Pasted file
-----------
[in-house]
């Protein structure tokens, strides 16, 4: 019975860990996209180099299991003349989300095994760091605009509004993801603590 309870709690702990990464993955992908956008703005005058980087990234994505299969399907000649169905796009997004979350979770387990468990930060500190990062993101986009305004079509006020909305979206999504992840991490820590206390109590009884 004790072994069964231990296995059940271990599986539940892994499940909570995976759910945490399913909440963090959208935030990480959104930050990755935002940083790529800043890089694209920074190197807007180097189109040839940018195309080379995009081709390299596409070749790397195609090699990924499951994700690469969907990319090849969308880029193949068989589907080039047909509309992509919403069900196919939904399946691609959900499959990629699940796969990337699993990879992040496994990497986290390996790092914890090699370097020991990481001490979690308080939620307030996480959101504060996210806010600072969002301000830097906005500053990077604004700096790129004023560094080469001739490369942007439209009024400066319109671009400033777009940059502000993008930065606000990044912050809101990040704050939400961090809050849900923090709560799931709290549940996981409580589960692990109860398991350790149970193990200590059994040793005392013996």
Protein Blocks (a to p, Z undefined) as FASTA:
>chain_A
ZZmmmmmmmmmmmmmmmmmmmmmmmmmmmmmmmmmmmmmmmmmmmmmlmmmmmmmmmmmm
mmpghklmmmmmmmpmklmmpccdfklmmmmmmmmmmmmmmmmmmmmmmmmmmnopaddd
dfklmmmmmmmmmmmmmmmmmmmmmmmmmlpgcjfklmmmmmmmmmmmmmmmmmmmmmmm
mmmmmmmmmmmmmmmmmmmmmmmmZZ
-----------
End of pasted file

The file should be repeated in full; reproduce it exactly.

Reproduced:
[in-house]
């Protein structure tokens, strides 16, 4: 019975860990996209180099299991003349989300095994760091605009509004993801603590 309870709690702990990464993955992908956008703005005058980087990234994505299969399907000649169905796009997004979350979770387990468990930060500190990062993101986009305004079509006020909305979206999504992840991490820590206390109590009884 004790072994069964231990296995059940271990599986539940892994499940909570995976759910945490399913909440963090959208935030990480959104930050990755935002940083790529800043890089694209920074190197807007180097189109040839940018195309080379995009081709390299596409070749790397195609090699990924499951994700690469969907990319090849969308880029193949068989589907080039047909509309992509919403069900196919939904399946691609959900499959990629699940796969990337699993990879992040496994990497986290390996790092914890090699370097020991990481001490979690308080939620307030996480959101504060996210806010600072969002301000830097906005500053990077604004700096790129004023560094080469001739490369942007439209009024400066319109671009400033777009940059502000993008930065606000990044912050809101990040704050939400961090809050849900923090709560799931709290549940996981409580589960692990109860398991350790149970193990200590059994040793005392013996």
Protein Blocks (a to p, Z undefined) as FASTA:
>chain_A
ZZmmmmmmmmmmmmmmmmmmmmmmmmmmmmmmmmmmmmmmmmmmmmmlmmmmmmmmmmmm
mmpghklmmmmmmmpmklmmpccdfklmmmmmmmmmmmmmmmmmmmmmmmmmmnopaddd
dfklmmmmmmmmmmmmmmmmmmmmmmmmmlpgcjfklmmmmmmmmmmmmmmmmmmmmmmm
mmmmmmmmmmmmmmmmmmmmmmmmZZ